Replay of Neurosurgeon to Perform Epilepsy Surgery During Live Internet Broadcast

First Seen Live Webcast: March 1, 2006 at 5:00 PM EST (22:00 UTC)



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Wake Forest University Baptist Medical Center
 

Temporal lobectomy, a surgical procedure that involves removing parts of the temporal lobe that cause seizures, is offering hope to epilepsy patients who have not been responsive to medical therapy.

Neurologists and neurosurgeons at Wake Forest University Baptist Medical Center use electroencephalograms (EEG), positron emission tomography (PET) and magnetic resonance imaging (MRI) in the state-of-the-art Epilepsy Monitoring Unit (EMU) to pinpoint the exact origin of the disease. Surgeons then remove the scarred tissue to reduce or eliminate the seizures.

 
Temporal Lobe Resection
 

On Wednesday March 1 at 5 p.m. neurosurgeon Steven Glazier, M.D. performed a temporal lobectomy during a live internet broadcast. The surgery removed a small part of the temporal lobe, part of the brain that extends from the temples to just past the ears.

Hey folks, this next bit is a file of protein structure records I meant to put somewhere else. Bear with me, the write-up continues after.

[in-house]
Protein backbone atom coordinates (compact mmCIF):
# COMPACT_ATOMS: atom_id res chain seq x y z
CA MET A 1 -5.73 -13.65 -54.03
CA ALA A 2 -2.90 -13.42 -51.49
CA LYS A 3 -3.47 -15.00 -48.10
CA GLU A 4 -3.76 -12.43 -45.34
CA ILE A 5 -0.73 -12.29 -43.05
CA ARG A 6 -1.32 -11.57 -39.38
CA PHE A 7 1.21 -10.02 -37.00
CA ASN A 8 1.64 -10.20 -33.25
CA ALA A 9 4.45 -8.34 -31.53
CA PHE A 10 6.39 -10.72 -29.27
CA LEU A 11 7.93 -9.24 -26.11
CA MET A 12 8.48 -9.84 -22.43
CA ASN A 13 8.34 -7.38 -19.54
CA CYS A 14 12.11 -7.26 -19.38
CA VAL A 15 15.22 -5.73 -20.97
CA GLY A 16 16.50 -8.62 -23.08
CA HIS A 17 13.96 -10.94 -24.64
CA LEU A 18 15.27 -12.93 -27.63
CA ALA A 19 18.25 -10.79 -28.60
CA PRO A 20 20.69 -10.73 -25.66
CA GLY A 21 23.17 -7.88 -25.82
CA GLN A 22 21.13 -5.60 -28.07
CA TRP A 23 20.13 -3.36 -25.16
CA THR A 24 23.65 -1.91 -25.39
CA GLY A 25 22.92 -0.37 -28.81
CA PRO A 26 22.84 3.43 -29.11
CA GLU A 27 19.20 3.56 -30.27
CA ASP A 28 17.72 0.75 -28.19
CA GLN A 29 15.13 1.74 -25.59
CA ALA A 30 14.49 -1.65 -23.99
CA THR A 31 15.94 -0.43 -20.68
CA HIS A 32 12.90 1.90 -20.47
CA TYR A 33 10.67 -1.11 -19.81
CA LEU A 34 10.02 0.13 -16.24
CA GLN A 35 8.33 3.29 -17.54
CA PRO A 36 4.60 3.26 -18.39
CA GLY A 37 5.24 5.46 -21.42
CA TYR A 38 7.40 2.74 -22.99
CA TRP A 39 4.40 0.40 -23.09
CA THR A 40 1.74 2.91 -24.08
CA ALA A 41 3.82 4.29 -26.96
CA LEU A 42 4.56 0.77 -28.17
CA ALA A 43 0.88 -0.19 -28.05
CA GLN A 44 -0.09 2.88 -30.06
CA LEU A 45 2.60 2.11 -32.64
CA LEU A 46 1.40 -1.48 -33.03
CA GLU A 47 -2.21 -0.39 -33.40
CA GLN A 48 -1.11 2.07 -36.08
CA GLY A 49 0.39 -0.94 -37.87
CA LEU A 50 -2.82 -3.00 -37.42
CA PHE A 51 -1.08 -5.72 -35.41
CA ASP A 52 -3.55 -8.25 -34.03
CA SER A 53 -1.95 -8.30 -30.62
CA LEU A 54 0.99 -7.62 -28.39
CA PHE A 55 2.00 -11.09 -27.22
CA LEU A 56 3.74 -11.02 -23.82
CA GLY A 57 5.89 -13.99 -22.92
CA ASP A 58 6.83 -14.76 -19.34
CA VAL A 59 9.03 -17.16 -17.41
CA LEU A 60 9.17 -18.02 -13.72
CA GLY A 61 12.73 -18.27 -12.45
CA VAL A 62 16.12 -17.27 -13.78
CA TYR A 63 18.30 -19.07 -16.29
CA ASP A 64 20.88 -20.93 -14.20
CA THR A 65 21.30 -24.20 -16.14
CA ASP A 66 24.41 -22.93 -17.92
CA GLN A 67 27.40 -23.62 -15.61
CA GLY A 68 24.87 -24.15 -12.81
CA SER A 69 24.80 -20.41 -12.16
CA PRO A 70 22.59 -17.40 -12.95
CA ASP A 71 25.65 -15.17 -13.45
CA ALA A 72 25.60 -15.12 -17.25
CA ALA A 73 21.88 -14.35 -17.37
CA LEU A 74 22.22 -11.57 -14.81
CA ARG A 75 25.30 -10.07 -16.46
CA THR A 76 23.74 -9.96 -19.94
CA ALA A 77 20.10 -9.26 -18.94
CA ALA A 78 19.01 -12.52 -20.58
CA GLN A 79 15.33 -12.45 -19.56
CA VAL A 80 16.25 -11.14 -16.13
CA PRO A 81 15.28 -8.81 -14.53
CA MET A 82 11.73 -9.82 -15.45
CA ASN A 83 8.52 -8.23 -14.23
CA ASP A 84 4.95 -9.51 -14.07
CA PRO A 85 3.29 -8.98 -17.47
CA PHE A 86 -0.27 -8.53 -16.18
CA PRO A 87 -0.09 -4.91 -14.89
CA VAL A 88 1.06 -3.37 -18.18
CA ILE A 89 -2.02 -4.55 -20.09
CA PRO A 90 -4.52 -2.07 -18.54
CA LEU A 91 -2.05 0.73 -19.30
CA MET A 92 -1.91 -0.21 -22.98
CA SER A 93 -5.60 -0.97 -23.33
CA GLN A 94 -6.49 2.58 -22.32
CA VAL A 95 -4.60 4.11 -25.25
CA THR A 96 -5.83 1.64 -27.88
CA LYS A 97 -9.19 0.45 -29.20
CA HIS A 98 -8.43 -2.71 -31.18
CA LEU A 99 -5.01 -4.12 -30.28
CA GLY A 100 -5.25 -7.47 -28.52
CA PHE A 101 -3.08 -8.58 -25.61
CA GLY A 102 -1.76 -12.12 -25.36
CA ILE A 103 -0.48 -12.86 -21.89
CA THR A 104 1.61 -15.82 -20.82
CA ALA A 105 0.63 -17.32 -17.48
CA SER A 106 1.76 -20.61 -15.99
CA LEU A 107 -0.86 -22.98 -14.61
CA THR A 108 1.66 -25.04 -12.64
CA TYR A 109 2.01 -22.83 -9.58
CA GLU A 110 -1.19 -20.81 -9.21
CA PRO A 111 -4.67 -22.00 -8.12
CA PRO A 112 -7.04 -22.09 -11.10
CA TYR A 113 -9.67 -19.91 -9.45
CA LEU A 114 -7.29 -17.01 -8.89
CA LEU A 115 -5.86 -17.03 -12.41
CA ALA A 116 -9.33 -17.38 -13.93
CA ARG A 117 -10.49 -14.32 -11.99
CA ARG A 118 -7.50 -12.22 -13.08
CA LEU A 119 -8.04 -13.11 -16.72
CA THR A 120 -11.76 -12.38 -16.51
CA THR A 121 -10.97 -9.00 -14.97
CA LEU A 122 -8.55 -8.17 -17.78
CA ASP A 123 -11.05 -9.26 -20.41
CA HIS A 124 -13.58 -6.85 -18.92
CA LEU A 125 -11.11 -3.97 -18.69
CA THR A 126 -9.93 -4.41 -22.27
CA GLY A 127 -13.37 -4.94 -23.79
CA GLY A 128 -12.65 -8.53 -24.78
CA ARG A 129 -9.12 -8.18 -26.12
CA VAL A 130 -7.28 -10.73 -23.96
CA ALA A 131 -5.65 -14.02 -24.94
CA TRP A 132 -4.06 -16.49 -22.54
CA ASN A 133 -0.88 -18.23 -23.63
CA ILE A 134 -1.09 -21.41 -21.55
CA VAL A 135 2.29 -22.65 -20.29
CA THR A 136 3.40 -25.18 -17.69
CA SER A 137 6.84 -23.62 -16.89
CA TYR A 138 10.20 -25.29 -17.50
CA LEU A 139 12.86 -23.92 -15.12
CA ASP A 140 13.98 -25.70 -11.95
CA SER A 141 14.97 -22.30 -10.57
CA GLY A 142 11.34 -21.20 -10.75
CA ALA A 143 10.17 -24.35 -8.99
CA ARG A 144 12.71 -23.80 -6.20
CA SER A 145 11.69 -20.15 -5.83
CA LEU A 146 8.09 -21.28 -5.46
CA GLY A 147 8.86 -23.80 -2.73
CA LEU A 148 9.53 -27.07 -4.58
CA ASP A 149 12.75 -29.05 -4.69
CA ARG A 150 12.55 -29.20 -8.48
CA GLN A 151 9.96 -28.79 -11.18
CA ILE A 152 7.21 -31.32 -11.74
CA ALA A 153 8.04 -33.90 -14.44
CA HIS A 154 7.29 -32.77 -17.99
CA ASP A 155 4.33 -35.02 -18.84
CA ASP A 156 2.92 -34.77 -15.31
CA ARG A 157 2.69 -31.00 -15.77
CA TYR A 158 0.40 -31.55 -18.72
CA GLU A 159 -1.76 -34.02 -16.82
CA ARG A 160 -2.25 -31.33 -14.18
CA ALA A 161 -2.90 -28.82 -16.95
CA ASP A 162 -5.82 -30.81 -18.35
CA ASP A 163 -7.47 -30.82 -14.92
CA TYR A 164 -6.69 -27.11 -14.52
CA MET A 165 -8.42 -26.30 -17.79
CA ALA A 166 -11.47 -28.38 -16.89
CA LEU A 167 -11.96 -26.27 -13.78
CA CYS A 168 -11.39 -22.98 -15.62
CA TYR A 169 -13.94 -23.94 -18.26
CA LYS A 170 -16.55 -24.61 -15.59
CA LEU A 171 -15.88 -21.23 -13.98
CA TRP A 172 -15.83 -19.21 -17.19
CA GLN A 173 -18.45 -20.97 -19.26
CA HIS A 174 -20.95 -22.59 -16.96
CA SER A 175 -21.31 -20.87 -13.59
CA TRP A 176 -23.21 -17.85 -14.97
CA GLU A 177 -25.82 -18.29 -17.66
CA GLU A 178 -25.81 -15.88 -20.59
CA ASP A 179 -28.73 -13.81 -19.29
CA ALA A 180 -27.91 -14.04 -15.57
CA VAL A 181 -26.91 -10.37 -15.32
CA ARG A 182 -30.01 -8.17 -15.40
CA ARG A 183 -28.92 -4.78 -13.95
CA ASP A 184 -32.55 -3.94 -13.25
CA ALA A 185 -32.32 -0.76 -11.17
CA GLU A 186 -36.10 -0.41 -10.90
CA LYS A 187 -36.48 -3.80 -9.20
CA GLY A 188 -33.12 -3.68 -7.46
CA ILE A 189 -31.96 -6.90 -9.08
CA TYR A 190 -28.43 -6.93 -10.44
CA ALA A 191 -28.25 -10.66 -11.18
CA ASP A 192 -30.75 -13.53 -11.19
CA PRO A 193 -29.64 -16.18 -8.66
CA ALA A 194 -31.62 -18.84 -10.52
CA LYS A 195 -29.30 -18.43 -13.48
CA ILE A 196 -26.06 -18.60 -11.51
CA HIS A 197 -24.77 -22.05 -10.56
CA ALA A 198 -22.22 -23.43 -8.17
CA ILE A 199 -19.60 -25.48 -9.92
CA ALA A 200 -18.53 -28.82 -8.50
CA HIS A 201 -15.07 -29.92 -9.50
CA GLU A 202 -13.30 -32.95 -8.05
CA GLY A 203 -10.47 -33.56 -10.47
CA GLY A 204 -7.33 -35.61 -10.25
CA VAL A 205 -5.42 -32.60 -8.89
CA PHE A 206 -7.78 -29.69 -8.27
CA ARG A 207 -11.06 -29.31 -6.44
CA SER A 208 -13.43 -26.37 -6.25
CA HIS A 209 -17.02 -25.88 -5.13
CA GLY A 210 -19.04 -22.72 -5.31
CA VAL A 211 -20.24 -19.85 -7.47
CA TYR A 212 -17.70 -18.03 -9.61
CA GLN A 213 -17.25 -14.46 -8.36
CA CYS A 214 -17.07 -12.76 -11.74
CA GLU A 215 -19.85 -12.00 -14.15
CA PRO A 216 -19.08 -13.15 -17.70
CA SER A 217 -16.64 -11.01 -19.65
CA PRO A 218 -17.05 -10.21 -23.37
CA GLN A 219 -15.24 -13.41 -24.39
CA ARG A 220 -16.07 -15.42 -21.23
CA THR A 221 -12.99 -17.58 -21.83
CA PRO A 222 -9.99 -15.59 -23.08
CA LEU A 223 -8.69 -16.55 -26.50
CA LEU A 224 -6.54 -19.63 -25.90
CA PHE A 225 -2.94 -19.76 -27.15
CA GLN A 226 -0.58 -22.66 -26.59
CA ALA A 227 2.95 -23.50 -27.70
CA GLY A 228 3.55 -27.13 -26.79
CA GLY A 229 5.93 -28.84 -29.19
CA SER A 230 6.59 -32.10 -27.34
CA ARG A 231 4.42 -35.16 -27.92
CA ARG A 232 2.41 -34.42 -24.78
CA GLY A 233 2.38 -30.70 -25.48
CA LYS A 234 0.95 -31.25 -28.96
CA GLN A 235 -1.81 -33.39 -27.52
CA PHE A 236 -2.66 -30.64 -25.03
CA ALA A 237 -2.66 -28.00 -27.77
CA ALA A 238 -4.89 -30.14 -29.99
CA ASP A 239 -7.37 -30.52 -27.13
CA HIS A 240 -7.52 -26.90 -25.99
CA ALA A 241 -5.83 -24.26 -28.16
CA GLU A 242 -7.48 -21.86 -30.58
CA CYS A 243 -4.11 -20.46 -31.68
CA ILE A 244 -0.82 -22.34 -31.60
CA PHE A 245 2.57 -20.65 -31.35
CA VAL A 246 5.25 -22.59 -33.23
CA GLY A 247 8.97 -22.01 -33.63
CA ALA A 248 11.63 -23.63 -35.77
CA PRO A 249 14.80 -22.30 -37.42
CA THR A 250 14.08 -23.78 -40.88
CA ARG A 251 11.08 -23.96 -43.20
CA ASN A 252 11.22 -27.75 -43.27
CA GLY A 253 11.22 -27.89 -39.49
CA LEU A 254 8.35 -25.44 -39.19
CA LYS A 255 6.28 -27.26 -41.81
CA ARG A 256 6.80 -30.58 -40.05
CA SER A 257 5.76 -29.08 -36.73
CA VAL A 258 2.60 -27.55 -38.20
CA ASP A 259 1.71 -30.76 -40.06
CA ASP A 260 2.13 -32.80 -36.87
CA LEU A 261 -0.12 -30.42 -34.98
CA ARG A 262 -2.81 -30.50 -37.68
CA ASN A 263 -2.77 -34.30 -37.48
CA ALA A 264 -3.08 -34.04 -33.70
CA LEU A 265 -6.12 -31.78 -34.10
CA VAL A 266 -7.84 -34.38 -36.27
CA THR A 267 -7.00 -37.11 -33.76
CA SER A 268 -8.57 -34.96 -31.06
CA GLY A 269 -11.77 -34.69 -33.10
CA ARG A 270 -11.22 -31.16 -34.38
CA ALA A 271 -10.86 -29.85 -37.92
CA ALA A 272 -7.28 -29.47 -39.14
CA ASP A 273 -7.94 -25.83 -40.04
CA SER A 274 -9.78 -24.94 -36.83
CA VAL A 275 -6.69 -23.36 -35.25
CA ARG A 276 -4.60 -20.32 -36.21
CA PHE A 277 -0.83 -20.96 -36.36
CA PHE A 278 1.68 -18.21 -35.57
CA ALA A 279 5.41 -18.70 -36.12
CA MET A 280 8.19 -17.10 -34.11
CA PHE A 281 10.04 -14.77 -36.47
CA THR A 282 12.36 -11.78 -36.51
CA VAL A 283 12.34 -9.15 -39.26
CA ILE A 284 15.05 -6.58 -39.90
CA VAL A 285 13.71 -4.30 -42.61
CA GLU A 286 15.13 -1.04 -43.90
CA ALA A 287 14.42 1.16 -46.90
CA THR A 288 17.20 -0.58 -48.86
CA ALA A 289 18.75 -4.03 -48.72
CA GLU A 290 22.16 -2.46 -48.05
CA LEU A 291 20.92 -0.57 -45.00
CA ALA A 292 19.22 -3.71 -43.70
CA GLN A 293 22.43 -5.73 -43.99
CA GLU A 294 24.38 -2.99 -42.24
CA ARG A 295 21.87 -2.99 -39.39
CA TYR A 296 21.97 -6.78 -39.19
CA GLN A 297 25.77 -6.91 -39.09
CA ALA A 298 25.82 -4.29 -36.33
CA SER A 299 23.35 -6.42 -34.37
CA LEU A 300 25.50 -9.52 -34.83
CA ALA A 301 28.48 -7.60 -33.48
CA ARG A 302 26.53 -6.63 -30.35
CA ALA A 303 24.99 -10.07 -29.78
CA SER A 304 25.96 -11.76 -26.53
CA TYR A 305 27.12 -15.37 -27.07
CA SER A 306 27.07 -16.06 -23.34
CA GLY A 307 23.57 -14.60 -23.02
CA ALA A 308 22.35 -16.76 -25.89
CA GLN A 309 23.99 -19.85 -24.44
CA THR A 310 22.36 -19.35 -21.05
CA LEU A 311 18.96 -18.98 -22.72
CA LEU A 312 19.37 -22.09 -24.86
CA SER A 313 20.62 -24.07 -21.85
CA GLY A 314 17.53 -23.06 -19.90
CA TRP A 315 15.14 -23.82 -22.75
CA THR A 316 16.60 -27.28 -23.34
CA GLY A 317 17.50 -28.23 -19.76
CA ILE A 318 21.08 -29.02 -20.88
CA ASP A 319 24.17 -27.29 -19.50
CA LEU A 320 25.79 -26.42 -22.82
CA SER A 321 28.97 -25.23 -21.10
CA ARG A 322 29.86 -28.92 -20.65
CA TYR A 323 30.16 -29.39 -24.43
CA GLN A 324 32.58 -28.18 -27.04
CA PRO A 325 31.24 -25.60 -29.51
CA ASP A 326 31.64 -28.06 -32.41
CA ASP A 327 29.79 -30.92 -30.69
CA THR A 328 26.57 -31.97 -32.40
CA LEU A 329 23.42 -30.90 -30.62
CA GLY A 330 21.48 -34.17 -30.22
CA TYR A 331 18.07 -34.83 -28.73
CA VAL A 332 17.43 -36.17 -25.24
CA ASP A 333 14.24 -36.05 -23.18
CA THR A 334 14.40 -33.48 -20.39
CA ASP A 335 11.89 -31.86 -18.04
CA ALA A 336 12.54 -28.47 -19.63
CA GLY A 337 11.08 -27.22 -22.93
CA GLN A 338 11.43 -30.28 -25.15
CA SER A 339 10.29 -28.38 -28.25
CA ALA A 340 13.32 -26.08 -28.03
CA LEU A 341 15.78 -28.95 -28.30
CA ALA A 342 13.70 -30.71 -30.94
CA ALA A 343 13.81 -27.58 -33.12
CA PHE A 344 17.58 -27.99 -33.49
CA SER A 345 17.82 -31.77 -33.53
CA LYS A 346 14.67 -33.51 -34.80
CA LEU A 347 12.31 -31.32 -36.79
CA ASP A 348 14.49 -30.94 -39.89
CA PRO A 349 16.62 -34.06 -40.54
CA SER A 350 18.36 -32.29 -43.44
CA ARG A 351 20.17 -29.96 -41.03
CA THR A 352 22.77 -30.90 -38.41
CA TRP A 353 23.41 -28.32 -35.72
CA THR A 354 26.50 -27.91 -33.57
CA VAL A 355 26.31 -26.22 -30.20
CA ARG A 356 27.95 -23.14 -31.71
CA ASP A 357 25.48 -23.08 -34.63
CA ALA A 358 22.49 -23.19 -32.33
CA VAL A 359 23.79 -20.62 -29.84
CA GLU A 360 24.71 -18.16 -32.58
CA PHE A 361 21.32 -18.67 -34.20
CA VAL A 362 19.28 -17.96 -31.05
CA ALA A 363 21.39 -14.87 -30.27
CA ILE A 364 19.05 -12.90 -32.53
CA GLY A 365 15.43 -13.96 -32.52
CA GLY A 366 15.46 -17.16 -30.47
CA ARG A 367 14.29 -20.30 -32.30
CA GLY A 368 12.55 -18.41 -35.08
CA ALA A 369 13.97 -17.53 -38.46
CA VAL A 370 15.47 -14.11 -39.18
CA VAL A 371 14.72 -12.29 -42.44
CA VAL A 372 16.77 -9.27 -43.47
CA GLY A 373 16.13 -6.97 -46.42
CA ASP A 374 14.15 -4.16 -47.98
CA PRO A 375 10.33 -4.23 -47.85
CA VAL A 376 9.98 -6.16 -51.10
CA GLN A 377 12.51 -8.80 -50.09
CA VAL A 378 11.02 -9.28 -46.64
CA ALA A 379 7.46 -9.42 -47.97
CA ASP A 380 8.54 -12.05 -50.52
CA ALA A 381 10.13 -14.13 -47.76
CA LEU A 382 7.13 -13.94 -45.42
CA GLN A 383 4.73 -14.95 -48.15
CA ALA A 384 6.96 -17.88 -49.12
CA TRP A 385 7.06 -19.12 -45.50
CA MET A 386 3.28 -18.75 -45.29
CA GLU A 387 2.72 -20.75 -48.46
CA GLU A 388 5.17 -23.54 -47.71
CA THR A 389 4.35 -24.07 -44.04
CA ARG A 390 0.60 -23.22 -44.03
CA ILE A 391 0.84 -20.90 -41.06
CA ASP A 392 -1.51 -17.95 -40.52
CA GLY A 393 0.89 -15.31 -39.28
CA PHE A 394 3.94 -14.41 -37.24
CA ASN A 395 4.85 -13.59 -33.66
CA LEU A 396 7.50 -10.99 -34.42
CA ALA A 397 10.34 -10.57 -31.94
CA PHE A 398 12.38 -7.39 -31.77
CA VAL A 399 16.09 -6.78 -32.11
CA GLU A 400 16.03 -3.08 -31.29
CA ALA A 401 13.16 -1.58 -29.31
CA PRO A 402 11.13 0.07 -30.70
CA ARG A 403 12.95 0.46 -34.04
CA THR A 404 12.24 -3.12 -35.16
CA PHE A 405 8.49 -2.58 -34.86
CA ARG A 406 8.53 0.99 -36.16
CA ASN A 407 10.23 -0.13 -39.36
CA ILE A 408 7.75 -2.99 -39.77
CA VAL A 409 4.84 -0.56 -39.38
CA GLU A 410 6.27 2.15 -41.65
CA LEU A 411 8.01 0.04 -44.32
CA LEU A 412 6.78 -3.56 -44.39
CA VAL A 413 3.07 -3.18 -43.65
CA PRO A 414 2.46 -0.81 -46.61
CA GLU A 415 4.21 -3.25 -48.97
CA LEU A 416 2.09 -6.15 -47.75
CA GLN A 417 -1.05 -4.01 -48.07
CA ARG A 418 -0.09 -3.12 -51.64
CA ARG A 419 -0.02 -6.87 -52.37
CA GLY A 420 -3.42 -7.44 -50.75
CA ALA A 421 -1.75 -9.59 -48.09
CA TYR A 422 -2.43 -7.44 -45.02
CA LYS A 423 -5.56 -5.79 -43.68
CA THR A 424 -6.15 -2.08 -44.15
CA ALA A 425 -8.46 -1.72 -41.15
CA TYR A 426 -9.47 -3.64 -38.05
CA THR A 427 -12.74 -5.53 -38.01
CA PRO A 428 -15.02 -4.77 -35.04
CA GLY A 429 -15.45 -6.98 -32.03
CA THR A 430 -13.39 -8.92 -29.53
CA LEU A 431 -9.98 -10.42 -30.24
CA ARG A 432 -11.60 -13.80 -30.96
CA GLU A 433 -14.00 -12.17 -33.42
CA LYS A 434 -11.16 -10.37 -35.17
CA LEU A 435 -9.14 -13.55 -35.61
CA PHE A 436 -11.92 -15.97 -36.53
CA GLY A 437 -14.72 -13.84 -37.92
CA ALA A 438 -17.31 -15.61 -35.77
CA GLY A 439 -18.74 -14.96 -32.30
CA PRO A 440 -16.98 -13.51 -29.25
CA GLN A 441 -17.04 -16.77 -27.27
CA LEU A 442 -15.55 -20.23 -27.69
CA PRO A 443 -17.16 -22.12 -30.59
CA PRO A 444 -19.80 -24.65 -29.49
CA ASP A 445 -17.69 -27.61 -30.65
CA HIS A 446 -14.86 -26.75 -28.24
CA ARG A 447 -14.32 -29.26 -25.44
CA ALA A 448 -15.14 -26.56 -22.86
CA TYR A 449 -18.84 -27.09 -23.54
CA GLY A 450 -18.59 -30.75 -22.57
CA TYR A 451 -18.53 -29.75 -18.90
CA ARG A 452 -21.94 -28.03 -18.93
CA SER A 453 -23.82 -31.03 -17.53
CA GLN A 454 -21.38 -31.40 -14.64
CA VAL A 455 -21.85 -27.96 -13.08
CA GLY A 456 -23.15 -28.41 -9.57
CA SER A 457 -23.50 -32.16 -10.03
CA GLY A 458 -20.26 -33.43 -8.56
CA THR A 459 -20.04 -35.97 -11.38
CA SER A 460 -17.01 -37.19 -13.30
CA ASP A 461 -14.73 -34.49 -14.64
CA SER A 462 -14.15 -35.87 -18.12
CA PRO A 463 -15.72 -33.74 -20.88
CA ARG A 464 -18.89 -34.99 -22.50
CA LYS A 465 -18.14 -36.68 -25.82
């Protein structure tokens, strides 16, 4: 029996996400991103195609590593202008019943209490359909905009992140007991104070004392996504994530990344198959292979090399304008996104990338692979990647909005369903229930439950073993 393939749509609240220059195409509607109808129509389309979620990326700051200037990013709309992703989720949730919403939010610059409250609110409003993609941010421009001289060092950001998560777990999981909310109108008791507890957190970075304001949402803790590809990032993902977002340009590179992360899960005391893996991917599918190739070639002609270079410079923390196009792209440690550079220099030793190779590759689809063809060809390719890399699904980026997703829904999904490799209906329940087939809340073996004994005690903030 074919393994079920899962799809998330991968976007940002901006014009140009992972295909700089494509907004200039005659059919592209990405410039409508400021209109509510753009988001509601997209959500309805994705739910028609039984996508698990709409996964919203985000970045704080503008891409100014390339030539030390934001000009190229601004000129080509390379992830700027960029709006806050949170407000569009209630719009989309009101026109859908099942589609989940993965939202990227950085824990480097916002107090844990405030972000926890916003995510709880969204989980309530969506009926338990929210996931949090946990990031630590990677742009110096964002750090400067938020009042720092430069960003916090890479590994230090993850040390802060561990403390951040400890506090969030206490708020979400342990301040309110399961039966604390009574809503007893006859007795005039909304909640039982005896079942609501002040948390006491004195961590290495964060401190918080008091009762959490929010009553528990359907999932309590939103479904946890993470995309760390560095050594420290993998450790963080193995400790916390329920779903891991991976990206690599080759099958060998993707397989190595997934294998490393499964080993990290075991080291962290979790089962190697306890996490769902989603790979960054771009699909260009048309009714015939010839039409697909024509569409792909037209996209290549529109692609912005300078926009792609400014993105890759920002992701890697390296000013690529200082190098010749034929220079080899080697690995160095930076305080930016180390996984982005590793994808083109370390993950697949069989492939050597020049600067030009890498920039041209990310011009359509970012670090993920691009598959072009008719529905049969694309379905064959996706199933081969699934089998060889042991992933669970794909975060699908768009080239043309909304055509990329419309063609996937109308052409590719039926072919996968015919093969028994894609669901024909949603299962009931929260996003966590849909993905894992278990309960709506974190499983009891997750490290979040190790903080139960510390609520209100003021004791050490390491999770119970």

Patients must have failed at least one standard and one new medication to be considered for surgery, he said.

 
Temporal Lobe Resection
 

“We are working in high-risk territory so we use imaging tests to carefully pinpoint the origin of the seizures so that we make sure we leave the pathways for speech, movement and memory intact,” said Glazier, M.D. “Eighty percent of patients are cured with this procedure and 95 percent have a dramatic reduction of their seizures. It adds a tremendous amount to their quality of life.” Click here to read more about the procedure.



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This program is funded in part by an educational grant from Codman & Shurtleff, Inc.
 
 
This program is funded in part by an educational grant from Anspach Companies.